This is referred to as the Dark Age of the Republic with good reason. But that's part of the conflict. Do the people living under the Sith heel need hope, or do they need actual help? Is it more important simply to be seen to be defying the Sith, or is it more important to do something less visible, but something that actually helps someone? There's a constant tension between the pragmatic and the ideal, and it confronts Kerra at every turn. Again, from the press release, we learn the Sith will also play a primary role in this series with many competing for supremacy.
Are these all new Sith and what if anything can you share about the main players? Is this a family of Sith we're dealing with? There are a lot of different factions that we're designing, and yes, there are family connections between some of them. It's a very interesting topic because the Sith are about the glorification of self and the subjugation of others, and their familial feelings would also need to be seen through that prism. Vader certainly cares what happens to Luke, for example - but that doesn't stop him from doing what he does in Episode V.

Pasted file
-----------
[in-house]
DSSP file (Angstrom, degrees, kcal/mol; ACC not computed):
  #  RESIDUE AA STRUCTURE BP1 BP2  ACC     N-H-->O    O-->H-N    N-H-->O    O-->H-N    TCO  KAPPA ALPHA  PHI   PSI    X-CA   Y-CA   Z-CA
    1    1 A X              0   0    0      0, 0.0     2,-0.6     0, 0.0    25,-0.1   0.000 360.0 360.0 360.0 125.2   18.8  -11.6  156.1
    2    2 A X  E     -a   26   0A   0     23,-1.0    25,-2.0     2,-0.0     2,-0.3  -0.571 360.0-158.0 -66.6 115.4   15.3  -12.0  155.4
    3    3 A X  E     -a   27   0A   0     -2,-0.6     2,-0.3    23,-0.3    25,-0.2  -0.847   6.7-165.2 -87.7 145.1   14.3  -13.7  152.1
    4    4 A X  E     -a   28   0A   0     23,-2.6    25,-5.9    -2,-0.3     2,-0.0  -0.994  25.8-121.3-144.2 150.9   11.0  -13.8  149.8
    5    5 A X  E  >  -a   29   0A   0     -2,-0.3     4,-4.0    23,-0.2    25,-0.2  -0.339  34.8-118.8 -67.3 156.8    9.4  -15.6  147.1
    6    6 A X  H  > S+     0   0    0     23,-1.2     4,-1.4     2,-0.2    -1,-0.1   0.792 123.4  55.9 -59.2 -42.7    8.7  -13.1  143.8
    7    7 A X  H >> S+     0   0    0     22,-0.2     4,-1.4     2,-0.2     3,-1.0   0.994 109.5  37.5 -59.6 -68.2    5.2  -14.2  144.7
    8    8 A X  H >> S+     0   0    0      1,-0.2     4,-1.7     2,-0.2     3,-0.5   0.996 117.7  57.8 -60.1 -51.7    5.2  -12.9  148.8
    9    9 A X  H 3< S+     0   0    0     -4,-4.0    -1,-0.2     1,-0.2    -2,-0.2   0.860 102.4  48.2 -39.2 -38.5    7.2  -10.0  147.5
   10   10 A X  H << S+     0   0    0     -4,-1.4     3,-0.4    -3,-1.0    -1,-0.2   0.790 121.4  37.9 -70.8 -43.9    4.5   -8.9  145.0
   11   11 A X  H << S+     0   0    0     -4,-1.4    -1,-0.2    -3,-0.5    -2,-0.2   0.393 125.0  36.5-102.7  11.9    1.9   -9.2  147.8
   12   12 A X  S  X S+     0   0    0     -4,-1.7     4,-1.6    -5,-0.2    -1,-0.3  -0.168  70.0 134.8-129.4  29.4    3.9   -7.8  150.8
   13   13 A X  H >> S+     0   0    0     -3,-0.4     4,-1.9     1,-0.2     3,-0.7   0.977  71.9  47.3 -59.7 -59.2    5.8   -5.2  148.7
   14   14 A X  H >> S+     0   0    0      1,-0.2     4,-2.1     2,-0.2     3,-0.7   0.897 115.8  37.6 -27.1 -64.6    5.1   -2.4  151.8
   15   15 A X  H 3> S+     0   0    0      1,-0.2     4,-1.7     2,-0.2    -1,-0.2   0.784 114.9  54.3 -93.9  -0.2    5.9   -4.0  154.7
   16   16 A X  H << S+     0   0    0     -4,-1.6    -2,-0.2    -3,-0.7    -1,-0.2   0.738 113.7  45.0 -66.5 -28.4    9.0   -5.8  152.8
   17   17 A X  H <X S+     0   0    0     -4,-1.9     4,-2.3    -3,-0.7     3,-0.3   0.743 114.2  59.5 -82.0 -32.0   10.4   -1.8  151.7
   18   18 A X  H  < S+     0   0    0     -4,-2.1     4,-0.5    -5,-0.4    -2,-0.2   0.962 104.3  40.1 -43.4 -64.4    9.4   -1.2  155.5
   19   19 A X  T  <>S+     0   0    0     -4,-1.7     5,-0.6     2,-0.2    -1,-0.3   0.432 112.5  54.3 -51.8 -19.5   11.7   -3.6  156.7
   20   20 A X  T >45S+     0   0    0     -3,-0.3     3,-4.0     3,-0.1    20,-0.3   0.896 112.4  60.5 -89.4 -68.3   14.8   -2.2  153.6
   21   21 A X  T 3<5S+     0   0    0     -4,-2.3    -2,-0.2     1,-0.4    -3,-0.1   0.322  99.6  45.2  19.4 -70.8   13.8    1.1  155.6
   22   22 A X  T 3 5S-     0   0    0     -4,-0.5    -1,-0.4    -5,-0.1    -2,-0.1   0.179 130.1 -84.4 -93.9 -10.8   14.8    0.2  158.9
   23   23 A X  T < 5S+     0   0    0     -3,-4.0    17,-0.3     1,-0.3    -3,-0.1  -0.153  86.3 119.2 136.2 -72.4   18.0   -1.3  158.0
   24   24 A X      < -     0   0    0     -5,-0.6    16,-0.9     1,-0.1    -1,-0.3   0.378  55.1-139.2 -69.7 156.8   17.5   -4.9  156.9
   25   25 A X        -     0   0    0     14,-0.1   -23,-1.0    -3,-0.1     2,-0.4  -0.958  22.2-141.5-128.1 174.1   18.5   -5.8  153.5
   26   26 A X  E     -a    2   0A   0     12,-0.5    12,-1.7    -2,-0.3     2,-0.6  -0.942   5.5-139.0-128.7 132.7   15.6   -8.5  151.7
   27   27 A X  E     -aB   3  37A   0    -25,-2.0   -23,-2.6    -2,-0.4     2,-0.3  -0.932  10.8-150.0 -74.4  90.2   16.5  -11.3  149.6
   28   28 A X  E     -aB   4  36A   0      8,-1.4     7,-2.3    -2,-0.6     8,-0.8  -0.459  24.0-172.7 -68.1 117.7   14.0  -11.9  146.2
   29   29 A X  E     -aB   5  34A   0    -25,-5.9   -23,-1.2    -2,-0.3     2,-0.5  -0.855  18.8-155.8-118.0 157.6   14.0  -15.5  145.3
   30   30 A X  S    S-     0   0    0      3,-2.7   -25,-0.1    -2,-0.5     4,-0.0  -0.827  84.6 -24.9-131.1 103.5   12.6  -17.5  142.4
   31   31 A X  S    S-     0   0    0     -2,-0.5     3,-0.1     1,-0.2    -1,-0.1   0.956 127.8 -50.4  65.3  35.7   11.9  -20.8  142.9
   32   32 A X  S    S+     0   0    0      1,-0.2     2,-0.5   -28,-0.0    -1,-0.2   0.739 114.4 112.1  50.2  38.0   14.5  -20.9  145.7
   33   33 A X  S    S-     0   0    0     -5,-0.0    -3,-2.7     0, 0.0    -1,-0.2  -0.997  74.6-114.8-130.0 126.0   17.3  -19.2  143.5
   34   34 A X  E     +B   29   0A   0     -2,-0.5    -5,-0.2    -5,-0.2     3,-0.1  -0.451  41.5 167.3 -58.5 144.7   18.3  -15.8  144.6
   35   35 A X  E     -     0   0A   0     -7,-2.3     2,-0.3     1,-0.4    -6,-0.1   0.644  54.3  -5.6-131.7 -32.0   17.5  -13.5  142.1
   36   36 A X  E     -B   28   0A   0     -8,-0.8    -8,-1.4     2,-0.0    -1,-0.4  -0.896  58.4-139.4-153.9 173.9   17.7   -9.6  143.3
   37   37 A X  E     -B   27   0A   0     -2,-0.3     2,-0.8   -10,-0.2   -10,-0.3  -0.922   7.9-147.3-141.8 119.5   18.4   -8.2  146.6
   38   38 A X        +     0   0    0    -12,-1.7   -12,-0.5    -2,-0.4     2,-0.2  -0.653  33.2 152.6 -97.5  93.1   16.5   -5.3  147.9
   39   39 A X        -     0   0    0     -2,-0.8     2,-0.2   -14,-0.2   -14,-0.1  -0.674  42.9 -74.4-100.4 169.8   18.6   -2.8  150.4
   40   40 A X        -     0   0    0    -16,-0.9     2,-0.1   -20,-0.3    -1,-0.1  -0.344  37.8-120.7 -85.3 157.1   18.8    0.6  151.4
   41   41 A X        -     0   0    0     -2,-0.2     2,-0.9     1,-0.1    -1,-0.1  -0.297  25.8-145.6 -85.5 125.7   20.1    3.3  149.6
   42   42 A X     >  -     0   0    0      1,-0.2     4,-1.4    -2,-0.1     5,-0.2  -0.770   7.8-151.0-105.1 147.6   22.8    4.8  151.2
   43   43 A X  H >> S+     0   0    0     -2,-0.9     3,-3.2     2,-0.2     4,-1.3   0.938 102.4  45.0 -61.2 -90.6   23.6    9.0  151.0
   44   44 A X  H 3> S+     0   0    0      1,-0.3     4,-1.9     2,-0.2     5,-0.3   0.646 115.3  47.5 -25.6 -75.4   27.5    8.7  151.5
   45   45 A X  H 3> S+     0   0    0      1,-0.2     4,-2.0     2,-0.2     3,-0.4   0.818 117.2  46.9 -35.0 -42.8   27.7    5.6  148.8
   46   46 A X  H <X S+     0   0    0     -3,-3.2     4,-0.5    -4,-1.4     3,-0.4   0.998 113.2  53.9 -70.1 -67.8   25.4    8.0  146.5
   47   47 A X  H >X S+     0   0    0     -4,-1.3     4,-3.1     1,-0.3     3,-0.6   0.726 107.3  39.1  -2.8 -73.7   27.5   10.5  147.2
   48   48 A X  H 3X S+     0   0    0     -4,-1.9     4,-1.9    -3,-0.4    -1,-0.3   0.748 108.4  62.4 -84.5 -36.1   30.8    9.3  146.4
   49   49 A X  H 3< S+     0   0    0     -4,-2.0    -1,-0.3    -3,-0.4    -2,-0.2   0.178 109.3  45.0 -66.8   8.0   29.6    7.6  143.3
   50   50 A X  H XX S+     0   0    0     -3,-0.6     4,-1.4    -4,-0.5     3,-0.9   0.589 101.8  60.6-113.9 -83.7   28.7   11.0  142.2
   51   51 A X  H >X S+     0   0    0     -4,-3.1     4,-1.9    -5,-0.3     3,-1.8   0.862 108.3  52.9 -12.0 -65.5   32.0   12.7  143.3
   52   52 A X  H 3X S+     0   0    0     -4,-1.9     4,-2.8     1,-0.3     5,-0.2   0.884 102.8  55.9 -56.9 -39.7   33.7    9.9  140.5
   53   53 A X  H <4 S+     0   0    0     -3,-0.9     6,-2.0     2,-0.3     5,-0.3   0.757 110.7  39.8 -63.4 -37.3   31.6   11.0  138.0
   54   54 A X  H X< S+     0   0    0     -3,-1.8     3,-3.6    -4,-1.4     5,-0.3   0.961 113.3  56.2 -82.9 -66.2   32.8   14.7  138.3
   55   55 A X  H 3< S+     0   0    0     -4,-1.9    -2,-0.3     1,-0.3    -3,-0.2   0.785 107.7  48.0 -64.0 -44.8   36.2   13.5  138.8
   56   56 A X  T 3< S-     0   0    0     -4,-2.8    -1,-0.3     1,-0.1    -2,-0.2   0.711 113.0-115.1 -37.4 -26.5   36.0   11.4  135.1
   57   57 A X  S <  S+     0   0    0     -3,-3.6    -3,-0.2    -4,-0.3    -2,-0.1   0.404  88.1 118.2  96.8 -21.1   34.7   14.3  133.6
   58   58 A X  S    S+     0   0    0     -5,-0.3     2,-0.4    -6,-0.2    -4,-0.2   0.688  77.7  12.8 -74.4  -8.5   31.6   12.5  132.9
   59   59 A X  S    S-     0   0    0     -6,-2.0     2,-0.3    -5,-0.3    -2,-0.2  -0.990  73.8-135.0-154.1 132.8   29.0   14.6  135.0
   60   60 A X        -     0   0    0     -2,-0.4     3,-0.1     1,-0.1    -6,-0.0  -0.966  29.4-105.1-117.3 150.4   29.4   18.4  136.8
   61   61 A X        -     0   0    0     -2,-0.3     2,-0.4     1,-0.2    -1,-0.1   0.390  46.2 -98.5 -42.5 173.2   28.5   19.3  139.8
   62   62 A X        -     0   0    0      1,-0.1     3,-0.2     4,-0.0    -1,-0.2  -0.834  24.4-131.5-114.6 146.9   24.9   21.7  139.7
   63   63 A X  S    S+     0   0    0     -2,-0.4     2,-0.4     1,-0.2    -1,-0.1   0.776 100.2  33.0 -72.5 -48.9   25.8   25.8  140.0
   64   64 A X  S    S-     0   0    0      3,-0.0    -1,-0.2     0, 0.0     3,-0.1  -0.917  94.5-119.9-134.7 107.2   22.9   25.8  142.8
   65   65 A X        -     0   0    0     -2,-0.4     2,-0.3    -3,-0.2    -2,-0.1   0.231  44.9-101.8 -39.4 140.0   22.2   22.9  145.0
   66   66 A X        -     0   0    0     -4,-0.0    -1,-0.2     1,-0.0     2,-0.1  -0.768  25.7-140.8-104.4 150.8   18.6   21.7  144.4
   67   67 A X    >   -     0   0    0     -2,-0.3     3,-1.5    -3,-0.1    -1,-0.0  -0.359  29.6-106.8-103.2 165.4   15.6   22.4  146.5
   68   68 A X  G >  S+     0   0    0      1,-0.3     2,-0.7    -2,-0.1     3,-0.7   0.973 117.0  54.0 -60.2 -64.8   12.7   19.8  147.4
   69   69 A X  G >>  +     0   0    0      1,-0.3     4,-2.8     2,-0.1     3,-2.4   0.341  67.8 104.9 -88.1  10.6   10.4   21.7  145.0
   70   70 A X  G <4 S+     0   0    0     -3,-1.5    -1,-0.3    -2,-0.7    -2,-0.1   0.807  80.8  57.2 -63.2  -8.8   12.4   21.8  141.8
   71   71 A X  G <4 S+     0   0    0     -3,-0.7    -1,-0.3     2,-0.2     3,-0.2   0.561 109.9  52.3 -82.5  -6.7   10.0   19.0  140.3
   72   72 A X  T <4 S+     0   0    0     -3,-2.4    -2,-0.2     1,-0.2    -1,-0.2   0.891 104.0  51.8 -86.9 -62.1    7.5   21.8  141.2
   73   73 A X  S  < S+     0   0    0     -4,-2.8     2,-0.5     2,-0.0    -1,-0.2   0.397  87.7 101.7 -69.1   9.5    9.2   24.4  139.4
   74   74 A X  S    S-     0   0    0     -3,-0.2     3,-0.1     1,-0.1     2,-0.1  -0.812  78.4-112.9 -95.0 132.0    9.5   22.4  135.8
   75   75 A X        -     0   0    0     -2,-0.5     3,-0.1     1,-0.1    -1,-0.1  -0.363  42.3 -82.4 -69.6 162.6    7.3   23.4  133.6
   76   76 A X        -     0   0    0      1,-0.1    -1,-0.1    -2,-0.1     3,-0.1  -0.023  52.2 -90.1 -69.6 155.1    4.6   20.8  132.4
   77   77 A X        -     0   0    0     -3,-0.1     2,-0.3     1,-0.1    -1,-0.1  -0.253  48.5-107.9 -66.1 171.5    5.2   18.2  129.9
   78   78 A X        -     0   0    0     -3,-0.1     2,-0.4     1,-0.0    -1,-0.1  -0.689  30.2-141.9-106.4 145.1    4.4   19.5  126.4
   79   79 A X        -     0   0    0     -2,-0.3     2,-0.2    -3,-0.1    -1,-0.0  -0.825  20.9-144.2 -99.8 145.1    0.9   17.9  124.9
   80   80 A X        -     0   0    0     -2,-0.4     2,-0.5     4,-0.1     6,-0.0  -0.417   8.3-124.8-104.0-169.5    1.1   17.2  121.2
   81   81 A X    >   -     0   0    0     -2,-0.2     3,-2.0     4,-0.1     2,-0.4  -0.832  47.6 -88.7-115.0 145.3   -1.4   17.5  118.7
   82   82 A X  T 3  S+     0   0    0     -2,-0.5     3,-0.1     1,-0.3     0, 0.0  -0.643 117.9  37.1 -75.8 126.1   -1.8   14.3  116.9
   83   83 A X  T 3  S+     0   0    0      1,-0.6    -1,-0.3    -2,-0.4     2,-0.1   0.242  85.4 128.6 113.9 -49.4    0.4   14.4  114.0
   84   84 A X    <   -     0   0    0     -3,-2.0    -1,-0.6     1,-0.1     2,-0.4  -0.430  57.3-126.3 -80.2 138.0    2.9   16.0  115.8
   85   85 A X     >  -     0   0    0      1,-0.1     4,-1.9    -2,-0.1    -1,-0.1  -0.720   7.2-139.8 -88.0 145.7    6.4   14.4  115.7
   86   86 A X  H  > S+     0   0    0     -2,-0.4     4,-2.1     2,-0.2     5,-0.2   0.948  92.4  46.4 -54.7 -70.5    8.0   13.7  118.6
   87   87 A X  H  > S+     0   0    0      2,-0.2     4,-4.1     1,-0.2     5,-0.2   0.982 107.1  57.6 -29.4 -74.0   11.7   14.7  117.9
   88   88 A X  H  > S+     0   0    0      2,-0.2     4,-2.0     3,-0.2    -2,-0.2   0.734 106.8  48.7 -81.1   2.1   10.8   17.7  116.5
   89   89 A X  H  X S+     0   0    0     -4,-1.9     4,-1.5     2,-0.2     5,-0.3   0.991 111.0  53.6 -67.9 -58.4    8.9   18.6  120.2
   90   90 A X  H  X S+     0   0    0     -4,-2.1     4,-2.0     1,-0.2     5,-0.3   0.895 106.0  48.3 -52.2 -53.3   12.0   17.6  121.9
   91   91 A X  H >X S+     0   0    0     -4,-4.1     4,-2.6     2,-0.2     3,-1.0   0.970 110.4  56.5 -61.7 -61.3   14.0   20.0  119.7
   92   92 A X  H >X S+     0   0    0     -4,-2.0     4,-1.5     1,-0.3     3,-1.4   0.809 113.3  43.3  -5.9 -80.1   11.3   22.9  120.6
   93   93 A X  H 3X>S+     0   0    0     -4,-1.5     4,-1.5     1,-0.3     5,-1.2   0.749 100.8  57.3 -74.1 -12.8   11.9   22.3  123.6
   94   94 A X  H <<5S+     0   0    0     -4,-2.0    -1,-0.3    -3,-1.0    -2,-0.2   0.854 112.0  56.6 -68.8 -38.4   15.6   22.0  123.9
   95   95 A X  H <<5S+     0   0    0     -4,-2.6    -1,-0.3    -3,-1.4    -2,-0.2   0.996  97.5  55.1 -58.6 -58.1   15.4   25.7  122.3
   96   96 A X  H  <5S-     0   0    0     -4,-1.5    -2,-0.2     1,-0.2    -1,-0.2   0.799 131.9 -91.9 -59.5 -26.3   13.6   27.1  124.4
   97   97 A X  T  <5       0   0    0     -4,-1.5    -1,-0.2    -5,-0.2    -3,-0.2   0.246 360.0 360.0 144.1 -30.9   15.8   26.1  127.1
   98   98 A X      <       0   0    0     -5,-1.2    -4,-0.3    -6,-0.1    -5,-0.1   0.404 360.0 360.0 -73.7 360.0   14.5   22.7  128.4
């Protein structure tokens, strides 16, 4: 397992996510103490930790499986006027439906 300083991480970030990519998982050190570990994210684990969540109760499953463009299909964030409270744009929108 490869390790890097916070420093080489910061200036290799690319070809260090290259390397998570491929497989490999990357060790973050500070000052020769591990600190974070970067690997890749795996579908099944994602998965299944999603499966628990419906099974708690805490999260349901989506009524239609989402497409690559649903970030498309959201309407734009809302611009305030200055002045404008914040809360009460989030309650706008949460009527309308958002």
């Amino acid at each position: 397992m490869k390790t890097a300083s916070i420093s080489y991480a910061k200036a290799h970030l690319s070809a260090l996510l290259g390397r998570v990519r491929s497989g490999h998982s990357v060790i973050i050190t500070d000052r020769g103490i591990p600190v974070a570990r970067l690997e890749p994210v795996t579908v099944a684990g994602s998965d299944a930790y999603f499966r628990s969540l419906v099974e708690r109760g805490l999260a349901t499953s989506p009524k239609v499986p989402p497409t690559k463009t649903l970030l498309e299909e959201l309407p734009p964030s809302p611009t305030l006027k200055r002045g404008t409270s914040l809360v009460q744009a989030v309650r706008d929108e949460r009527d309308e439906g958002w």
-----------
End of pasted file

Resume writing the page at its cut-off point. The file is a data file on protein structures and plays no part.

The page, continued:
We'll get into more detail about the major players later, but what I saw was a lot of players jostling for position, all wanting to be the Sith Lord who leads the final takedown of the Republic. When scripting the Sith, how do you find a different voice from, say, Darth Sidious, Darth Vader or from your previous series, Lucien Draay?
Since we have multiple villains, I wanted to find unique voices for them all. Part of it stems from that ultimate goal that I just mentioned. They all think that they, like the Lord Kaan and Darth Bane characters from decades later, have the perfect strategy for doing so. They all have their own concept for what the ideal Sith should be, what an ultimate Sith Empire should look like. Naturally, many of these visions conflict - and being Sith, they don't take conflict well.